Types of sources often confuse students. They are told to find academic or scholarly articles but many students, particularly first-year students, haven’t used these before and aren’t sure how to determine if a source is scholarly. This is a difficult task for beginning college students, as sources that came into being for different purposes and through different processes often look the same on the computer screen through a novice’s eye. Credo Reference can help you teach the differences between sources because it pulls several types together in search results and on Topic Pages.
Start with giving students different ways to categorize the sources they are going to encounter. (An optional pre-reading for students to prepare for the session is Types of Sources, a chapter of the open access book Choosing and Using Sources: A Guide to Academic Research, from Ohio State University Libraries. The definitions provided in this post are from this chapter.)
I like to begin by talking about Audience.
Next I cover Format:
- Online Videos
And then Mode:
After a discussion around these definitions to ensure students are on the same page and sharing the same vocabulary, I move on to a more practical application.
Applying the Definitions
Students (independently or in pairs) now pull up Credo Reference. What they search is up to you or the students, depending on the context of the session. (Tip: If are holding a FYE workshop not tied to a course, look to the common read book for ideas.)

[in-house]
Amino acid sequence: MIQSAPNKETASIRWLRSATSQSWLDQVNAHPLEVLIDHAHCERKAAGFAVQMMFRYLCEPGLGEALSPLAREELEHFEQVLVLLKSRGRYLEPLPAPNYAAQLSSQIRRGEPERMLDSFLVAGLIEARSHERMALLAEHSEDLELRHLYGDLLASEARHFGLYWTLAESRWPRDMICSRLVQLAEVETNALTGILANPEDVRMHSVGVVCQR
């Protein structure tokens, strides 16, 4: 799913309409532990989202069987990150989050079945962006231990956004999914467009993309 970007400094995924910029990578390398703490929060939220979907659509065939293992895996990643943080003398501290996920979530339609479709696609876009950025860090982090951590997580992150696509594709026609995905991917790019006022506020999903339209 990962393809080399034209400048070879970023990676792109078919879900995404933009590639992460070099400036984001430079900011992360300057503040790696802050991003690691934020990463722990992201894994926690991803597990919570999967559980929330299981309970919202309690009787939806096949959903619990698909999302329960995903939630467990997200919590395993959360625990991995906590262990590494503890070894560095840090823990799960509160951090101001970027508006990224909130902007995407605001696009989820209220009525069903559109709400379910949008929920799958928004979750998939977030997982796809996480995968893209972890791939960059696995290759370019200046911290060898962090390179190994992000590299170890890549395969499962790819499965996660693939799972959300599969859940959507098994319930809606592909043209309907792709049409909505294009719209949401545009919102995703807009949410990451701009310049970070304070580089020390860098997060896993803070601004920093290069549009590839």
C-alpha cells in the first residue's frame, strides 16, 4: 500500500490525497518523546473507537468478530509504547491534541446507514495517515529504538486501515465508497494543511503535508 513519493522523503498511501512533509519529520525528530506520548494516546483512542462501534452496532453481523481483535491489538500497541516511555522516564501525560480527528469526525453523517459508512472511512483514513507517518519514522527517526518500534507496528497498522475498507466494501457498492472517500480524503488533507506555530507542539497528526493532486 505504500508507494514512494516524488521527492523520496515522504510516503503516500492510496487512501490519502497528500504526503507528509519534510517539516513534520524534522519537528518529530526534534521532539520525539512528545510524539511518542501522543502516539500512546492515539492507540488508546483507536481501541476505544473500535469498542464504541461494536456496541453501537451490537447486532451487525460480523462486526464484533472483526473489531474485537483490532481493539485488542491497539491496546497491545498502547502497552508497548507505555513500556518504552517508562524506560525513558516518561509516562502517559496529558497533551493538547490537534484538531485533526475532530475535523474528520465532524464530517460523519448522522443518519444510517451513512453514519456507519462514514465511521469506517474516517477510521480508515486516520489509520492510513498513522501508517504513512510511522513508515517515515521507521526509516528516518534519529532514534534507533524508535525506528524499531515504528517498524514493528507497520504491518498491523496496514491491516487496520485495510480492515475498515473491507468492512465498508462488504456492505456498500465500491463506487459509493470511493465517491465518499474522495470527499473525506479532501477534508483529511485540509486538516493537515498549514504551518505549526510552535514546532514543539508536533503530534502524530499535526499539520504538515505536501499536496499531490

Ask students to select three different sources from the results and identify the audience, format, and mode of each and be able to explain why. Emphasize that you want a variety of sources and that they can’t all be the same categories.
For example, you can search a popular topic like Immigration. The Topic Page will almost always be a tertiary source, typically in the form of an encyclopedia entry. The Real-time Reference articles will more often be secondary sources and will include analysis of original information. Depending on the topic (and the federated search results that come up from your other library resources), Credo may also provide primary sources (here is a LibGuide on Primary Sources in Credo’s Academic Core).
Some of the sources are straightforward. Others are not and could be categorized in different ways. This will allow for some wrestling with the definitions and ultimately lead to the big question, What is the purpose of the information item. And, just as important, a conversation about the need of the searcher.
It is important that students recognize that things aren’t always neat and tidy in our complex information ecosystem. This lesson helps them to experience this first hand and to begin the discussion of the importance of thinking about the searcher’s information need throughout the search process in order to identify the best sources to meet that need.